Mitochondrial Trx3 contains two redox active Cys residues (Cys55, Cys58) within the Cys-Gly-Pro-Cys motif that is conserved among thioredoxins from all species (Fig. 4A). In addition, Trx3 contains two extra Cys residues (Cys80, Cys92), which are not present in cytoplasmic Trx1 and Trx2 (30). The requirement for these extra Cys residues is unclear, but mutation of Cys80 or Cys92 has been shown to reduce the catalytic activity of purified Trx3 proteins in an insulin reduction assay by approximately 28% (2).
We constructed mutant versions of Trx3 to determine which Cys residues are important for promoting cell death in the glr1 trr2 mutant. For these experiments, mutant versions of Trx3 were expressed in a glr1 trr2 trx3 mutant and the growth was examined using plate assays. The glr1 trr2 trx3 mutant containing an empty vector grew well under respiratory conditions and on media containing acetic acid, whereas, expression of wild-type TRX3 prevented the growth of this mutant in agreement with the finding that Trx3 promotes cell death in the glr1 trr2 mutant (Fig. 4B). Mutations in the Trx3 active site (trx3::C55S, trx3::C58S, trx3::C55S/C58S) rescued growth under both respiratory and acetic acid stress conditions. In contrast, mutations in the additional Cys residues (trx3::C70S, trx3::C92S) modestly improved the growth of the glr1 trr2 mutant under respiratory conditions, but not to the same extent as the complete loss of TRX3 or mutation of its active site Cys residues. These data indicate that the redox activity of Trx3 is important for promoting cell death.
We made use of the Trx3 Cys mutants to search for possible Trx3 disulfide-bonded intermediates. Previous analyses have indicated that disulfide-bonded thioredoxin interactions are quite transient, but can be stabilized in mutants lacking the second Cys residue of the CXXC active site motif (Cys58 in Trx3). Analysis of Trx3 by nonreducing sodium dodecyl sulfate–polyacrylamide gel electrophoresis (SDS-PAGE) revealed that the Trx3::C58S mutant forms a number of disulfide-bonded intermediates in a glr1 trr2 mutant (Fig. 5A). Mutation of Cys55 (trx3::C55S/C58S) prevented the formation of these disulfides suggesting that they represent physiological intermediates formed with the first Cys residue of the CXXC active site motif. No disulfide-bonded interactions where stabilized in trx3 mutants lacking the additional Cys80 or Cys92 residues (data not shown). Additionally, no interactions were detected in cells grown under fermentative conditions indicating that their formation correlates with the oxidation of Trx3 under respiratory growth conditions (Fig. 5A).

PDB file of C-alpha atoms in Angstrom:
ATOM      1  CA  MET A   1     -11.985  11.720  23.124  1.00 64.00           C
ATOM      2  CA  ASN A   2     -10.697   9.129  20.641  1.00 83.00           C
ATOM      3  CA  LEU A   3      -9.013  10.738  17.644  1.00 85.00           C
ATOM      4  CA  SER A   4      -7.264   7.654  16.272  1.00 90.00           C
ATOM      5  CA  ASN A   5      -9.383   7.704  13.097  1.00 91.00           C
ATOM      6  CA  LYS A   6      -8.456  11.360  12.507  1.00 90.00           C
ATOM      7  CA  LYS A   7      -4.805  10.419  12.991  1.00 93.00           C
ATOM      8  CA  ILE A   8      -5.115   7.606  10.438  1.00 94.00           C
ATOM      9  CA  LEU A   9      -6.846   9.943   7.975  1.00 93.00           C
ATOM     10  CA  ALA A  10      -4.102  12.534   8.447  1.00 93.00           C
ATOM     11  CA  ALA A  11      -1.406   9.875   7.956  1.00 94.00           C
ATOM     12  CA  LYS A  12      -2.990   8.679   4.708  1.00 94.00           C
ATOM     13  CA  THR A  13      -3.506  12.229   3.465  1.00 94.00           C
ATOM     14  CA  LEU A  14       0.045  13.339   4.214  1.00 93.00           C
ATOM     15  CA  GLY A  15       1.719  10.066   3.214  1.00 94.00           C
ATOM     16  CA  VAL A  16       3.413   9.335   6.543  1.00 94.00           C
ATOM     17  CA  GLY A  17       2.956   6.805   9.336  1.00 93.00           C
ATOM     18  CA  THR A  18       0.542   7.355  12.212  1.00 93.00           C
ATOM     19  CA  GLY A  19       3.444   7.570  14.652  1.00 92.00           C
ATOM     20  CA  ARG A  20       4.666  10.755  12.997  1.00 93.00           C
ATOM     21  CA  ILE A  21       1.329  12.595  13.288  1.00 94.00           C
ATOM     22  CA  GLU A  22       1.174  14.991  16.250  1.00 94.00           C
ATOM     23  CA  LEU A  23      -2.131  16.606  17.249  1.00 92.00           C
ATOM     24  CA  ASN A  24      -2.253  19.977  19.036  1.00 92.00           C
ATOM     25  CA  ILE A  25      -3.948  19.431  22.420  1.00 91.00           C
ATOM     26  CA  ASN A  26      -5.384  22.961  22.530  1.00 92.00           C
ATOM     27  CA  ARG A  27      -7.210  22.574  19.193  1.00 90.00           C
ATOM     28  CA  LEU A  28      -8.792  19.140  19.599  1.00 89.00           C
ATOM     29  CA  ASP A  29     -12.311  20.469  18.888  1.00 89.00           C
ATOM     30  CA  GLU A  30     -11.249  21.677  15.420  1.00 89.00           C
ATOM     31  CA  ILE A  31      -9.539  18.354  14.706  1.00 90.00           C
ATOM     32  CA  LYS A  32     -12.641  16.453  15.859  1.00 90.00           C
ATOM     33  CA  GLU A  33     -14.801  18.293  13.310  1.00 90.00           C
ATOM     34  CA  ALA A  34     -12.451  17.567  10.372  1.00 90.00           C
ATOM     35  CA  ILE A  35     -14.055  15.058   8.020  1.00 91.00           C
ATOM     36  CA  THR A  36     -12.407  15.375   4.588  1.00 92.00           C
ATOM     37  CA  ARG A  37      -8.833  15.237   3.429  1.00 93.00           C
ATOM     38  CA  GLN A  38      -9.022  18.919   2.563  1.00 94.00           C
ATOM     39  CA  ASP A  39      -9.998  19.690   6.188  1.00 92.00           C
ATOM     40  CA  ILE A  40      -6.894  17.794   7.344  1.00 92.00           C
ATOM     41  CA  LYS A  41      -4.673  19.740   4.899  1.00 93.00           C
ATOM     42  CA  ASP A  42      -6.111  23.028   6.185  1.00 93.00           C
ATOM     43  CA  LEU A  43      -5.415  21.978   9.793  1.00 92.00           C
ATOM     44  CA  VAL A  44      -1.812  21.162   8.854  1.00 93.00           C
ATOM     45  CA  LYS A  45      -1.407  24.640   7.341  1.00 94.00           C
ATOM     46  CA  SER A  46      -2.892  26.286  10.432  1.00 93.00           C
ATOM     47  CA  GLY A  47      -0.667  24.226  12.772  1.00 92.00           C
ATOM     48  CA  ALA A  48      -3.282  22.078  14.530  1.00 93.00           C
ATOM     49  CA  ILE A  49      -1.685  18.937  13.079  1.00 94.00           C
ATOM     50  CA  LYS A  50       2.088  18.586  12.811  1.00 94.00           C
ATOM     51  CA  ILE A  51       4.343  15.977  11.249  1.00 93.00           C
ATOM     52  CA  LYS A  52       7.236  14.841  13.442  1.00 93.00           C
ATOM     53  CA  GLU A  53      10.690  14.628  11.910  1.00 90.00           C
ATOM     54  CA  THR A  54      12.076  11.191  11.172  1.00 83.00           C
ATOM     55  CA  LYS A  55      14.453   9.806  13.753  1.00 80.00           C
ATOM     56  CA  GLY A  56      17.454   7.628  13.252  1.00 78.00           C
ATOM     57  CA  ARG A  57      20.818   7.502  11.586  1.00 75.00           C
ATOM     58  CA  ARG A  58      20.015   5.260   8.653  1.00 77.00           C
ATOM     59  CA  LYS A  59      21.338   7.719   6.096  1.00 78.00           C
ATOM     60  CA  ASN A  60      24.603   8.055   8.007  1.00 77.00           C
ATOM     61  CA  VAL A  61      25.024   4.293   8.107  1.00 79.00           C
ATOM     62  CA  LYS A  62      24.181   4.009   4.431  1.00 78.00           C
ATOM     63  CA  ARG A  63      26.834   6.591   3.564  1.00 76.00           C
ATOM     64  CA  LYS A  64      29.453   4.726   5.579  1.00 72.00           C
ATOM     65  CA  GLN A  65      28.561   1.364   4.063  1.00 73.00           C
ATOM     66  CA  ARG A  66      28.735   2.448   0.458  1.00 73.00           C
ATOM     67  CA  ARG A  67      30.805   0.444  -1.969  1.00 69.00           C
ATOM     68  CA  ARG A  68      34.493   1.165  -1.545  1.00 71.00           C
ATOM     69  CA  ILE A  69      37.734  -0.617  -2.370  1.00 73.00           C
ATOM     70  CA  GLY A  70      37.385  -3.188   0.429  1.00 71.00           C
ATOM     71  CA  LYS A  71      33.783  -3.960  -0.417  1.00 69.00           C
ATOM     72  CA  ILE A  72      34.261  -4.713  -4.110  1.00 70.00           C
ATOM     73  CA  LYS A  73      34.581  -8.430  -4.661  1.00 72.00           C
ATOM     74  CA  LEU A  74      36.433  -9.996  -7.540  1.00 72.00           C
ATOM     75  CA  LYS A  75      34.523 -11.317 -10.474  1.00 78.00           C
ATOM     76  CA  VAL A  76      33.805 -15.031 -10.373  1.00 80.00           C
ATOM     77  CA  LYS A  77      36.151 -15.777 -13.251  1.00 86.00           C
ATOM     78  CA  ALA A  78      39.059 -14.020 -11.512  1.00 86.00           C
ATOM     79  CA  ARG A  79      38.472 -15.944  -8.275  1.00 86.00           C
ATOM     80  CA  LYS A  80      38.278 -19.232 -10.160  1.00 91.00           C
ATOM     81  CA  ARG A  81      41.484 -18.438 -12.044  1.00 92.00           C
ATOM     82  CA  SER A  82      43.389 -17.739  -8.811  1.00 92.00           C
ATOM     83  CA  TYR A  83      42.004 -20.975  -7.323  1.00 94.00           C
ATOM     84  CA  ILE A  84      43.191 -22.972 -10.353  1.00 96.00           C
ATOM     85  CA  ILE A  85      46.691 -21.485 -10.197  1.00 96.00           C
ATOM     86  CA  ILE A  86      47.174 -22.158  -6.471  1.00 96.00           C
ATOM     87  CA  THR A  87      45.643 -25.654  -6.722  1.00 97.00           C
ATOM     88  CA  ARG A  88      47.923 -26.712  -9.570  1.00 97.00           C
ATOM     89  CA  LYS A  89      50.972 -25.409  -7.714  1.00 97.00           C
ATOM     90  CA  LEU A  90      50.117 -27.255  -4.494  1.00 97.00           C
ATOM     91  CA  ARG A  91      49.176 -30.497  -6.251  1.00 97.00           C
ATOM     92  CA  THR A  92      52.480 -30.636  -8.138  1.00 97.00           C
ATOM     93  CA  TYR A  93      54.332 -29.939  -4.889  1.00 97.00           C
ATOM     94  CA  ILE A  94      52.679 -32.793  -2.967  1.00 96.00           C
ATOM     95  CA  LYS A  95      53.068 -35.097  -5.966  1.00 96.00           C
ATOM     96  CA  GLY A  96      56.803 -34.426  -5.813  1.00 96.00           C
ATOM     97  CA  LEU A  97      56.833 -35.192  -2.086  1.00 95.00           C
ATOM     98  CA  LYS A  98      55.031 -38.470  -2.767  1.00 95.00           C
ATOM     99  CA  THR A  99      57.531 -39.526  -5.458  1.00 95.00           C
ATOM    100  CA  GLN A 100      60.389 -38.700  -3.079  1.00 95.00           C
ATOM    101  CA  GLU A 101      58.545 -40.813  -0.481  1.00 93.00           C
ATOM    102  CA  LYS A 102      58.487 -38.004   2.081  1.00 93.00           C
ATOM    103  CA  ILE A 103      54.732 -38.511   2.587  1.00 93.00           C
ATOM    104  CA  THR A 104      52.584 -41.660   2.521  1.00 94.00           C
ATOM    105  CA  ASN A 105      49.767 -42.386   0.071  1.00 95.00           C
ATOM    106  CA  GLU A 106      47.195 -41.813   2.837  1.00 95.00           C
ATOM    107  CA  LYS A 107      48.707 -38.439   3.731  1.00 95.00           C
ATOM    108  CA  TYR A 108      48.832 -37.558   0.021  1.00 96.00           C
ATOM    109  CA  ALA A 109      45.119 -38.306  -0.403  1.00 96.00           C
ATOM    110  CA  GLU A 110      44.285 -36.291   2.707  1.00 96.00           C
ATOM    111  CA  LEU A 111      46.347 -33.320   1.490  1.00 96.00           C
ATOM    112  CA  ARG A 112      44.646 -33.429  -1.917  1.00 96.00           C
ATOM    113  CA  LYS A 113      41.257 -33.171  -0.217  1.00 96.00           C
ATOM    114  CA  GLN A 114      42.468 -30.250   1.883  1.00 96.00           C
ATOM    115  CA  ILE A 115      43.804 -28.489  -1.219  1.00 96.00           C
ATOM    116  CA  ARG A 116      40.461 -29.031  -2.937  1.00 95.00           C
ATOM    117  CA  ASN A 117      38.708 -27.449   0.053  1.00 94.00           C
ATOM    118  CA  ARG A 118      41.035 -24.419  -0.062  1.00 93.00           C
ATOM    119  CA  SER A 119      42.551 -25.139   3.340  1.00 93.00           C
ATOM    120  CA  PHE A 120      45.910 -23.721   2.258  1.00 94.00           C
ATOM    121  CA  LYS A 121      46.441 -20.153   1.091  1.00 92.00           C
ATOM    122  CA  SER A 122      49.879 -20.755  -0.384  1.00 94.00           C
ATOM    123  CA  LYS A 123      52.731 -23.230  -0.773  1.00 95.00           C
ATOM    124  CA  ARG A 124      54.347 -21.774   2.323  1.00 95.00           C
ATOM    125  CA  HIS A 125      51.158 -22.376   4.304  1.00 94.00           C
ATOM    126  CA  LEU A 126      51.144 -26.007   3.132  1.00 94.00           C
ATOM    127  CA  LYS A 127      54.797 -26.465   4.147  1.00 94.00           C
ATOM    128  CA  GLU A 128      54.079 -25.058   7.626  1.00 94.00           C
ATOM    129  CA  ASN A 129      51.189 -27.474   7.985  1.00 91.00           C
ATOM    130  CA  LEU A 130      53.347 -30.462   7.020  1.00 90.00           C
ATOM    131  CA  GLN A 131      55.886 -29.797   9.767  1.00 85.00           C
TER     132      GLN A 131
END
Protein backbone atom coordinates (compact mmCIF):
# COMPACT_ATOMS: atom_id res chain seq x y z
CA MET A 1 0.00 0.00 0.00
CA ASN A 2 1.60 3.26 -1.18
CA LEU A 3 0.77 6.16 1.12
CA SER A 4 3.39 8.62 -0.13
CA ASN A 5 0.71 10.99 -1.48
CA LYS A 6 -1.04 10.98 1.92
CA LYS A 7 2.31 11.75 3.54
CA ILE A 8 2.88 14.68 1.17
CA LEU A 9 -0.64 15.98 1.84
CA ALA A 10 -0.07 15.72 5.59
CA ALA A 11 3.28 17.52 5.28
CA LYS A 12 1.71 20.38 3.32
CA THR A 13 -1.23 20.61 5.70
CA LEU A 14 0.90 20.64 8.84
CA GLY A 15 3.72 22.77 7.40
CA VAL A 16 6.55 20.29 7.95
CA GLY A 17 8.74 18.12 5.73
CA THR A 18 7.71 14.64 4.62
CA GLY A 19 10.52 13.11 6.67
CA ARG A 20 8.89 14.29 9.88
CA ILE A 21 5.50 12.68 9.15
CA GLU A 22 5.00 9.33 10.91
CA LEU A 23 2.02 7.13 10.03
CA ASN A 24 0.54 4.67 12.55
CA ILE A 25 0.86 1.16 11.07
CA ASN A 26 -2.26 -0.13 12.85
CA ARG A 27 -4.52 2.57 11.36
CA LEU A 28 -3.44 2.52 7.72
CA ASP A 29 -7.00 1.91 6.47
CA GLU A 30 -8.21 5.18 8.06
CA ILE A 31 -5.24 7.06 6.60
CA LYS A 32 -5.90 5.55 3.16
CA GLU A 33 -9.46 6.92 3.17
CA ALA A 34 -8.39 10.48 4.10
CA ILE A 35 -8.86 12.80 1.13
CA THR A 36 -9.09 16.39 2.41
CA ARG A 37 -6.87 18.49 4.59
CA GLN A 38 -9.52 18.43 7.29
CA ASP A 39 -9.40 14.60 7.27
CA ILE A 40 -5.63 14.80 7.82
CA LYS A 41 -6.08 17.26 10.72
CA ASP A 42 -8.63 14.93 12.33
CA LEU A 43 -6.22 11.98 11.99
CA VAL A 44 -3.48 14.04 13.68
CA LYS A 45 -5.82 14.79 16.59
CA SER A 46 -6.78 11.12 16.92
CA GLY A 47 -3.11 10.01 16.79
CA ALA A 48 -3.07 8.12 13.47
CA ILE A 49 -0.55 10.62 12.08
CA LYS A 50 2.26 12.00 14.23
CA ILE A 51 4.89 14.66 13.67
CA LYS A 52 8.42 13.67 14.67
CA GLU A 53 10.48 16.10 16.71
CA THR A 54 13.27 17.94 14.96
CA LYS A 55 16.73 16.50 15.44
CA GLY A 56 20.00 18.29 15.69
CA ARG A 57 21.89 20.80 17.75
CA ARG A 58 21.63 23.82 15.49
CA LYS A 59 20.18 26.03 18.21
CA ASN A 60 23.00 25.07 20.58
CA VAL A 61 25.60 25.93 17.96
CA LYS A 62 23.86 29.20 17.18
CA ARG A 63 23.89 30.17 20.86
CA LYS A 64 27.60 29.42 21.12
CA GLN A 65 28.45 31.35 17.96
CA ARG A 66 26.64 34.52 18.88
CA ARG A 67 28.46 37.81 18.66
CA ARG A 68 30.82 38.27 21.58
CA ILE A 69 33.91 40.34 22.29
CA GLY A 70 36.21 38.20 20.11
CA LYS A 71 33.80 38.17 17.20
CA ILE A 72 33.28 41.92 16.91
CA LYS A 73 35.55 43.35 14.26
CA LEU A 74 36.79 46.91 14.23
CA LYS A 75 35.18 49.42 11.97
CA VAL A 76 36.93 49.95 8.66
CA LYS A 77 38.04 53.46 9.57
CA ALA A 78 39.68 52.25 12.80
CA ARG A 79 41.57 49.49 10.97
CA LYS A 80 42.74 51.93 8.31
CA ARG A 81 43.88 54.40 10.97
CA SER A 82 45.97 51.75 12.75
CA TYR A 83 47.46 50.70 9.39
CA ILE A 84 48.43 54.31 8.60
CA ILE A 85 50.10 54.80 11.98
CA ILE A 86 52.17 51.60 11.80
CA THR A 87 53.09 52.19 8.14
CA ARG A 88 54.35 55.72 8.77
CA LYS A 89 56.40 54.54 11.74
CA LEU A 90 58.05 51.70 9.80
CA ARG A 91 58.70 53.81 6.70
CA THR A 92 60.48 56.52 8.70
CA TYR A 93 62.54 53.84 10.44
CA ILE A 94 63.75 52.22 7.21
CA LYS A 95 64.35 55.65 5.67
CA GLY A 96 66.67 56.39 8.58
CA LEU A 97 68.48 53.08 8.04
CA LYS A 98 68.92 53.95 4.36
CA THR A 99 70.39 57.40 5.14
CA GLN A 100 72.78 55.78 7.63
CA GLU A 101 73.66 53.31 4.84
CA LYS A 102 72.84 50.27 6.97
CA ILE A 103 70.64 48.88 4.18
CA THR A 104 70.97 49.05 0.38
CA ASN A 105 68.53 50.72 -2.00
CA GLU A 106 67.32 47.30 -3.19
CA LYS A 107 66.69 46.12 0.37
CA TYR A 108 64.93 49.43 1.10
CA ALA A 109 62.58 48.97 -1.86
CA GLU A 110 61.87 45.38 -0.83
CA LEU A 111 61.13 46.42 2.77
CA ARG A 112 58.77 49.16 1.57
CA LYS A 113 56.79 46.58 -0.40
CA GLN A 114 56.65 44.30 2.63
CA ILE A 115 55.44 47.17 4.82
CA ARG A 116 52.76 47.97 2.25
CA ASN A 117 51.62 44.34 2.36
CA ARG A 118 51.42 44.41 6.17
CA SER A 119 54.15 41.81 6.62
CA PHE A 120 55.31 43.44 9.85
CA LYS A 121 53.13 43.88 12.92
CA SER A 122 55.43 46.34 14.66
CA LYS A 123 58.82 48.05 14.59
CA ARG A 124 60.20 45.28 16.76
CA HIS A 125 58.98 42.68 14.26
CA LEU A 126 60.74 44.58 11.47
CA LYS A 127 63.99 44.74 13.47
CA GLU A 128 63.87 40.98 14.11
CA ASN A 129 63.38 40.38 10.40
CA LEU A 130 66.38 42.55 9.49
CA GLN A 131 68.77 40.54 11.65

We have previously shown that the mitochondrial thioredoxin system can support Prx1 activity in an in vitro peroxidase assay and suggested that Trx3 can directly reduce the sulfenic acid form of the Prx1 peroxidatic Cys residue (13). We therefore tested whether Prx1 accounts for one of the Trx3 disulfide-bonded intermediates detected in the glr1 trr2 mutant. Western blot analysis of Prx1 indicated that a significant proportion of Prx1 forms an intermediate with the trx3::C58S mutant (Fig. 5B). This interaction was confirmed to be a Trx3-Prx1 intermediate, since it is not detected in a prx1 mutant (data not shown). This intermediate was not detected under reducing conditions confirming that it is mediated by a disulfide bond.